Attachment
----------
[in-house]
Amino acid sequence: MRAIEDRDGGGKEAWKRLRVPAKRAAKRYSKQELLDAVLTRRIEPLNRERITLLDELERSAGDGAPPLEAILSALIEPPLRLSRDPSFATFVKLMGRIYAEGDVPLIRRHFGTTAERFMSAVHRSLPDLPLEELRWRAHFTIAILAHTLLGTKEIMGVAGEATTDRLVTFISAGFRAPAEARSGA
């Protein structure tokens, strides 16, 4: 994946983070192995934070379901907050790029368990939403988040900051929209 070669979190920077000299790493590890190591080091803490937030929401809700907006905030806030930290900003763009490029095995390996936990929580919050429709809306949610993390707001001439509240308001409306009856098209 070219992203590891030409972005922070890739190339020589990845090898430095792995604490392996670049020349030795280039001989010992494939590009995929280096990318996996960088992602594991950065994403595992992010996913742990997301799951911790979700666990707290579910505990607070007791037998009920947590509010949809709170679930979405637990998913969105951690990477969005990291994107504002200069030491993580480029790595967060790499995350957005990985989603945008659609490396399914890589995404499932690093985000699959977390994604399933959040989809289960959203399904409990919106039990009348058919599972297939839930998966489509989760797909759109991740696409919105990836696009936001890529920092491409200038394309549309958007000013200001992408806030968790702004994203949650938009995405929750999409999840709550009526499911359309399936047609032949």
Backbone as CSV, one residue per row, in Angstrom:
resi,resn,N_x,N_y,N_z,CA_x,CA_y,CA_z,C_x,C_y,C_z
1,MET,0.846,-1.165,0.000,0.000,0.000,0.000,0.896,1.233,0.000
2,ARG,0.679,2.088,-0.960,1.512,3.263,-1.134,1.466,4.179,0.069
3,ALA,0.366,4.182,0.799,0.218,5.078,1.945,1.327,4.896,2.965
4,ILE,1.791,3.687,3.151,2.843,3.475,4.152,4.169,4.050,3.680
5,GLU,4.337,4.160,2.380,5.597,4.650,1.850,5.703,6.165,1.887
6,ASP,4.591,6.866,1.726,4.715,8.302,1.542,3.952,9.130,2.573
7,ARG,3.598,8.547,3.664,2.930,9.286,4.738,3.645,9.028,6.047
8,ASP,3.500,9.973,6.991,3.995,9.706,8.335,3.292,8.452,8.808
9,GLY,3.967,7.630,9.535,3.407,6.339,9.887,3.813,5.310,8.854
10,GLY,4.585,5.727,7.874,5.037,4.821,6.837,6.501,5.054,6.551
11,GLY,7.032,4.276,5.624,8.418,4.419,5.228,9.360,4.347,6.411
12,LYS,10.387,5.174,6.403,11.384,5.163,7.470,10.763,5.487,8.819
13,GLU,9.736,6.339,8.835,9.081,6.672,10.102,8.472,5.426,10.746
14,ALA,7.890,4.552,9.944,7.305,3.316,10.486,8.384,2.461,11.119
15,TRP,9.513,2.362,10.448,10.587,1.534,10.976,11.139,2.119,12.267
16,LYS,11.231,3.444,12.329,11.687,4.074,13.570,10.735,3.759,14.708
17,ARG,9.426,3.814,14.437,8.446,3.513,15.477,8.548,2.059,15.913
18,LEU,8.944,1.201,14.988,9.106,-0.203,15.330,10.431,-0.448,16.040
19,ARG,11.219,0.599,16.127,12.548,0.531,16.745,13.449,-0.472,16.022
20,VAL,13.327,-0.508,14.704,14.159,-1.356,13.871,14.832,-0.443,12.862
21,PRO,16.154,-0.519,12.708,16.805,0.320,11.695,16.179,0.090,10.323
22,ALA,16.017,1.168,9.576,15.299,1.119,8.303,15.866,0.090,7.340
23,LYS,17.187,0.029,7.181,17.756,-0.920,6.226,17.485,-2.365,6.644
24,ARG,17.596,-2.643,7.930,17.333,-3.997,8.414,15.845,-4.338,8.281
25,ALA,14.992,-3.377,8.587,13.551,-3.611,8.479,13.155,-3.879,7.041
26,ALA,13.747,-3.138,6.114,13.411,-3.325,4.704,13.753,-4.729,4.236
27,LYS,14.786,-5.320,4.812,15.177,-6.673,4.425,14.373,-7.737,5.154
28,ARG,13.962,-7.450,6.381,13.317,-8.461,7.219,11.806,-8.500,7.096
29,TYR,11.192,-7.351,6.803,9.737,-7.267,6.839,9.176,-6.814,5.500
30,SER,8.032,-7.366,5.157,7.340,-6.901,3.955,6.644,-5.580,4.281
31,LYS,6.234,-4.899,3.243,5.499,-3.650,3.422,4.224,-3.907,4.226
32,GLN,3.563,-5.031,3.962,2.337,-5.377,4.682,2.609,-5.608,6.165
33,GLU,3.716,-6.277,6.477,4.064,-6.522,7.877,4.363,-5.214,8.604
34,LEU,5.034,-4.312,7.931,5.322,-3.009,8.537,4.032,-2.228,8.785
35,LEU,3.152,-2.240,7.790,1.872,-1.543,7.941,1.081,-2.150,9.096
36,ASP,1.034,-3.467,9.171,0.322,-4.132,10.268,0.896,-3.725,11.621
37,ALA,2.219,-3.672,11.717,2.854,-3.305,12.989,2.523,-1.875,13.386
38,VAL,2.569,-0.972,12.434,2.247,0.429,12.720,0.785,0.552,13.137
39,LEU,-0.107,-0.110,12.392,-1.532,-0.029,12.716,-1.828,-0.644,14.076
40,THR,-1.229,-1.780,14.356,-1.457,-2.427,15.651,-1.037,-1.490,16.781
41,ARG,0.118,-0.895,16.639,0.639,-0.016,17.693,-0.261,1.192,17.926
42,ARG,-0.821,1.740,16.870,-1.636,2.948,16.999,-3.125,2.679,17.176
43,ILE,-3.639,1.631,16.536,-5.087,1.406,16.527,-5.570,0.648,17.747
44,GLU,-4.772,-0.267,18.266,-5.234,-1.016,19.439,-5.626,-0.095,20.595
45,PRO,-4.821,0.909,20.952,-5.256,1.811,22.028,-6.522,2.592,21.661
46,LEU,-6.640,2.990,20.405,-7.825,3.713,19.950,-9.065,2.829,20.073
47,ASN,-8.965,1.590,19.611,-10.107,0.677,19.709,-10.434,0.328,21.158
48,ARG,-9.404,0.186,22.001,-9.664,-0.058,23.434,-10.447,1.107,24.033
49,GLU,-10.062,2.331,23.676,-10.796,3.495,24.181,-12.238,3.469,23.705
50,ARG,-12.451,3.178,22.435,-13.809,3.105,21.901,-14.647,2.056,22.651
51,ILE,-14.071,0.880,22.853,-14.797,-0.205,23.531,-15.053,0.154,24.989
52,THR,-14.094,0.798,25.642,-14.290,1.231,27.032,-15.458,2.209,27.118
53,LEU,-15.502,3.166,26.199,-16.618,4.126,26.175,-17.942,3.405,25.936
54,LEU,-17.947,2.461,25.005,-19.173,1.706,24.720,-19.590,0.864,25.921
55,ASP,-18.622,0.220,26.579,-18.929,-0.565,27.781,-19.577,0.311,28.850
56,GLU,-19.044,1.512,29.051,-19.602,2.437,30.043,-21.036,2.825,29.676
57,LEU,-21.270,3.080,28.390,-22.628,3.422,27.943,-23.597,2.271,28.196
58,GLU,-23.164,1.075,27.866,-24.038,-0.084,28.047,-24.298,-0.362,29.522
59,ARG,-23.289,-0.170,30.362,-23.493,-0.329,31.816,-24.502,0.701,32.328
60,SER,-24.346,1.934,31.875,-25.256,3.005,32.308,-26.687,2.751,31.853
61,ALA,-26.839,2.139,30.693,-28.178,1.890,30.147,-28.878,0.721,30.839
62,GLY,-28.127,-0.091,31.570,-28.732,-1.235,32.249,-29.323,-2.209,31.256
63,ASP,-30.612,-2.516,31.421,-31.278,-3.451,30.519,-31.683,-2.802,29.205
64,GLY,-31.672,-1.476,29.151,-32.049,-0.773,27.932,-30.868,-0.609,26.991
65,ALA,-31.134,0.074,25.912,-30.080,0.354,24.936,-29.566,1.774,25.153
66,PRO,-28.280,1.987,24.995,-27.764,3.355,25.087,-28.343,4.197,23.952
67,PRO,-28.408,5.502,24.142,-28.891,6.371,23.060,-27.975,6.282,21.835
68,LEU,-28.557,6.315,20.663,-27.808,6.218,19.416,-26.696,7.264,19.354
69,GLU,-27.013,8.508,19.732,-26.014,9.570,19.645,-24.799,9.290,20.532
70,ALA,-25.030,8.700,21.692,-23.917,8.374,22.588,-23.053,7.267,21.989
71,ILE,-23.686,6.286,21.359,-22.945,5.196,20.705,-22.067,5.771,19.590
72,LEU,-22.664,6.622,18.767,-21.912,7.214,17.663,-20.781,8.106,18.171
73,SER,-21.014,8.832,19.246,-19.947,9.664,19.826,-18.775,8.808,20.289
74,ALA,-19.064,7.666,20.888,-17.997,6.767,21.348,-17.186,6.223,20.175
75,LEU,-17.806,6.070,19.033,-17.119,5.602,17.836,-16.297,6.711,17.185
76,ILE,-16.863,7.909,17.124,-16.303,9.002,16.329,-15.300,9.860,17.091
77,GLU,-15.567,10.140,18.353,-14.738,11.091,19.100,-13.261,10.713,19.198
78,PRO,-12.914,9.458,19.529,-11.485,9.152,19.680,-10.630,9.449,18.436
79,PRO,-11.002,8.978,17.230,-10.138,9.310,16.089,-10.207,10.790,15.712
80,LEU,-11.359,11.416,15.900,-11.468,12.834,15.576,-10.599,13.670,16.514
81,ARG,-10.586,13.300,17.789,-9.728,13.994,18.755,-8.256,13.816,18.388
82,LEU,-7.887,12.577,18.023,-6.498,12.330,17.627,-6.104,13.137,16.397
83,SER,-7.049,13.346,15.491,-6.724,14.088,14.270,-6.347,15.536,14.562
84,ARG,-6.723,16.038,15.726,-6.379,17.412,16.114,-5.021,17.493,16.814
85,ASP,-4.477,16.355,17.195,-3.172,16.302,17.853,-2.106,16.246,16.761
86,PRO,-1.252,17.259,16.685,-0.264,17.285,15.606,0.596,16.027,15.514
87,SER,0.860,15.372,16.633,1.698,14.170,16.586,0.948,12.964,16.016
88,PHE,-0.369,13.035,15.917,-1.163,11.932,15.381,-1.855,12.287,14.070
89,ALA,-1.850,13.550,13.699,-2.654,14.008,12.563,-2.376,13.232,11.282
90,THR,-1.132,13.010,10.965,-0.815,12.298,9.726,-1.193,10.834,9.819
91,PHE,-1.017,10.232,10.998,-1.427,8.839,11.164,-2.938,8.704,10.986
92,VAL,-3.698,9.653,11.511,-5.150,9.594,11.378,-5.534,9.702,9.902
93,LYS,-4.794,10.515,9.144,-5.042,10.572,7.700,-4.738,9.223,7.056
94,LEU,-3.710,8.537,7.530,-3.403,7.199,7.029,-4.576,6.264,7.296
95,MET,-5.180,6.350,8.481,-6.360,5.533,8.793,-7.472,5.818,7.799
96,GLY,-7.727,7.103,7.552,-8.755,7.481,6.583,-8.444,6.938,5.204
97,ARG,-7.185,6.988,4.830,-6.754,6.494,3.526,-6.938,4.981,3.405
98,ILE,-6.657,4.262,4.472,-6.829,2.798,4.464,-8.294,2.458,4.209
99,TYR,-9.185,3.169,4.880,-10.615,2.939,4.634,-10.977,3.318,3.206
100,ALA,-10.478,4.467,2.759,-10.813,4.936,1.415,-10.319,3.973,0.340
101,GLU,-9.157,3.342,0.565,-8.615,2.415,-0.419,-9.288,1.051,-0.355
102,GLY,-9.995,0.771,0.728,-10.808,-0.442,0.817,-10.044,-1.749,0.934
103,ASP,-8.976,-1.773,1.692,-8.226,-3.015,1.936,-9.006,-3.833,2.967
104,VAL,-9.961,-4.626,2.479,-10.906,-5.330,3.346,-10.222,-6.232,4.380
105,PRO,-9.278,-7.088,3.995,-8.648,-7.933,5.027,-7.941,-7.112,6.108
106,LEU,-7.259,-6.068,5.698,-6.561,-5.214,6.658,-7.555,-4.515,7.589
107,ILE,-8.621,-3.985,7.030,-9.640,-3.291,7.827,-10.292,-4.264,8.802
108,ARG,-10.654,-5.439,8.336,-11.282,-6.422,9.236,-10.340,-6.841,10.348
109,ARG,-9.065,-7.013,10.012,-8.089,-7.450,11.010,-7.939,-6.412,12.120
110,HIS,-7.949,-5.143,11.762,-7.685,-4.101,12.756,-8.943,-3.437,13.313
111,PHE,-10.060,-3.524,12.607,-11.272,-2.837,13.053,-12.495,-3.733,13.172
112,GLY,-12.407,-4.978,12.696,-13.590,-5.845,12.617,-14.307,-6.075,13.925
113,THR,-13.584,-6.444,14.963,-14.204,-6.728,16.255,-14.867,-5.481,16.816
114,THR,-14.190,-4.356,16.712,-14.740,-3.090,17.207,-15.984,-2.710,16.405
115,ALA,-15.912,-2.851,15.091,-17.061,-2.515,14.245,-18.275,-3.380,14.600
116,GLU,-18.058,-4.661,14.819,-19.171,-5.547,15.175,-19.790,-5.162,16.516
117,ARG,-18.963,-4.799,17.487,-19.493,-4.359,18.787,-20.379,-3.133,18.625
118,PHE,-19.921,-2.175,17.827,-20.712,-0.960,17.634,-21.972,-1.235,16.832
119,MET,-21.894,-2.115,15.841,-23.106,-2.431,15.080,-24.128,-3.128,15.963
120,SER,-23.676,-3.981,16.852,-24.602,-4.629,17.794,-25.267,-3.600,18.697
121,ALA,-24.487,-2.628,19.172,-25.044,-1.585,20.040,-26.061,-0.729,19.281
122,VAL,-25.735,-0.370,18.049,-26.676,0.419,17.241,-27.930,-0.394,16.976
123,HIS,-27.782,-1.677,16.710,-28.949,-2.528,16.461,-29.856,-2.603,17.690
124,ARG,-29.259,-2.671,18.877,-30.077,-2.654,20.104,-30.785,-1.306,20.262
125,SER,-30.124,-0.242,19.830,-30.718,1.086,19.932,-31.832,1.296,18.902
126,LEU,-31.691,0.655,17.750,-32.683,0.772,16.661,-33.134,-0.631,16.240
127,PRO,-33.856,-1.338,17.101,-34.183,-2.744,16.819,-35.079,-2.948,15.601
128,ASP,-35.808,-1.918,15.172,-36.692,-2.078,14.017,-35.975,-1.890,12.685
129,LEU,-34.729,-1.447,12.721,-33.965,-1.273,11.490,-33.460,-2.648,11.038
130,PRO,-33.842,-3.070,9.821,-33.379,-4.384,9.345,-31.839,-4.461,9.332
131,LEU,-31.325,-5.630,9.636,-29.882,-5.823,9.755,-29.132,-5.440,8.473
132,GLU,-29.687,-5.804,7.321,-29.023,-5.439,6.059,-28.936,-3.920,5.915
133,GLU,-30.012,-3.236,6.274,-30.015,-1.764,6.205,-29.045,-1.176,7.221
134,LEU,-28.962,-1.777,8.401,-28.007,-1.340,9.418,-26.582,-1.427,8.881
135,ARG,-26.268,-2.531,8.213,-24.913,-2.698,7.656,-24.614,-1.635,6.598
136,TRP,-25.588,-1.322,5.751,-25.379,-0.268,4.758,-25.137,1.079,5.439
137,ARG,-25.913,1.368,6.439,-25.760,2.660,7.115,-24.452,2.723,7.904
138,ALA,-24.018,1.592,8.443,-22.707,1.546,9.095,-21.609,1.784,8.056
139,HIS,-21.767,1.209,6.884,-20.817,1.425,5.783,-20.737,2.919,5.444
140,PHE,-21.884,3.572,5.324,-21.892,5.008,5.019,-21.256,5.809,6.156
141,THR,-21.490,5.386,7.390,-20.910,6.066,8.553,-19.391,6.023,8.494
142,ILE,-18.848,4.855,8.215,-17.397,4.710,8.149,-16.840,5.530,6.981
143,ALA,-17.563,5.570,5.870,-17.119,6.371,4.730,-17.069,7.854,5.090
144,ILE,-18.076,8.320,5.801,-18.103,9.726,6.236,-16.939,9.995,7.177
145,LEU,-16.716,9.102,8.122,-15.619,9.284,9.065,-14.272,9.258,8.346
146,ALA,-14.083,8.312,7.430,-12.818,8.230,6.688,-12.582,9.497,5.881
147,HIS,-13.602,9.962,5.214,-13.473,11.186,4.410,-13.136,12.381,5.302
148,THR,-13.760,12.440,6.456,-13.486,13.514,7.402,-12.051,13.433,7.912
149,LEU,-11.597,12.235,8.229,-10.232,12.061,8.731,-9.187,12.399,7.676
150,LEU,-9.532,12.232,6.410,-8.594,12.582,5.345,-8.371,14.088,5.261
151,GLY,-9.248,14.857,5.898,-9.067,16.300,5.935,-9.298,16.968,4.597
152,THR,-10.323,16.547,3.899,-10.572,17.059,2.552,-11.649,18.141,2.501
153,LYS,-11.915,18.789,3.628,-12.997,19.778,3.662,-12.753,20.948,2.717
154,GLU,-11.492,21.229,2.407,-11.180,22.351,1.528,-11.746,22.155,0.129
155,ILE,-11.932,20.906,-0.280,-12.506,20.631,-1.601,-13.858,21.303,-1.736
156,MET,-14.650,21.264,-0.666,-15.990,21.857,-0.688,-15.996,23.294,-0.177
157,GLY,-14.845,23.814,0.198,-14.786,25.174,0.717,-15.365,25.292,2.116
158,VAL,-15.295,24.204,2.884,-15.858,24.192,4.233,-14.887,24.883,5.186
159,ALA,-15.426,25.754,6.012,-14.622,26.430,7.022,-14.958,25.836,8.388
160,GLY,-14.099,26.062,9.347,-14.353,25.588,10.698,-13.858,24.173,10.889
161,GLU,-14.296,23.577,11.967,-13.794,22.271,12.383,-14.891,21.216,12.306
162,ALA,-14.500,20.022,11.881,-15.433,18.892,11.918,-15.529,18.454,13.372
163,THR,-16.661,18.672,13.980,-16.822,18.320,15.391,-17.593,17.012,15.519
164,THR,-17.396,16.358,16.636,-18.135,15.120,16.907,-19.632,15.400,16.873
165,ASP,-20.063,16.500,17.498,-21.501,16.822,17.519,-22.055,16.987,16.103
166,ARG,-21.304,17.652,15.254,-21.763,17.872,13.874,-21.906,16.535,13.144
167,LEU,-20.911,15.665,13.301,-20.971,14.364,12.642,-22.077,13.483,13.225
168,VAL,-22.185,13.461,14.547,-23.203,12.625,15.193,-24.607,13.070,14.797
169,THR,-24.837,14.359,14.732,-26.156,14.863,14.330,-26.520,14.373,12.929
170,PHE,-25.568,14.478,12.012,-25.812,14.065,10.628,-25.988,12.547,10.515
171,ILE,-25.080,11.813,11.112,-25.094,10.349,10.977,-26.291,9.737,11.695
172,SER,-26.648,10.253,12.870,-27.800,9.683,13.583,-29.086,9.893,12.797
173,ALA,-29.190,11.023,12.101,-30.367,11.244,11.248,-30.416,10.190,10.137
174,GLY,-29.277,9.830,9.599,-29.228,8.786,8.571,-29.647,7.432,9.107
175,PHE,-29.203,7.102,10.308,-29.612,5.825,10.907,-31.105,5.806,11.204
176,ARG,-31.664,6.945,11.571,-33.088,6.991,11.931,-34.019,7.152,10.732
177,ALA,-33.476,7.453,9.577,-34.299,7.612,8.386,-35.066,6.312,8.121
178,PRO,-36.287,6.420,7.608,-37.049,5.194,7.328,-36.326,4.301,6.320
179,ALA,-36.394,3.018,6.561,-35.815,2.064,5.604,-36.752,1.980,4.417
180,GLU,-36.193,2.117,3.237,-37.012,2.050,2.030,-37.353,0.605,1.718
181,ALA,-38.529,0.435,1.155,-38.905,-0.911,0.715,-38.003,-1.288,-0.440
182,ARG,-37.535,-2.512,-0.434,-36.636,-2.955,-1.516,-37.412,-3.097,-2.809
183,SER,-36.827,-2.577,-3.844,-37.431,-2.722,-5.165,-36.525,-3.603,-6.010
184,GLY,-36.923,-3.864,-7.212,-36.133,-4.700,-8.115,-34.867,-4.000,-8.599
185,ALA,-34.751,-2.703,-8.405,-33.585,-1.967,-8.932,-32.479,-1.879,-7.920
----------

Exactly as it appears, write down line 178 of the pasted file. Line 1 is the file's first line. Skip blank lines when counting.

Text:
173,ALA,-29.190,11.023,12.101,-30.367,11.244,11.248,-30.416,10.190,10.137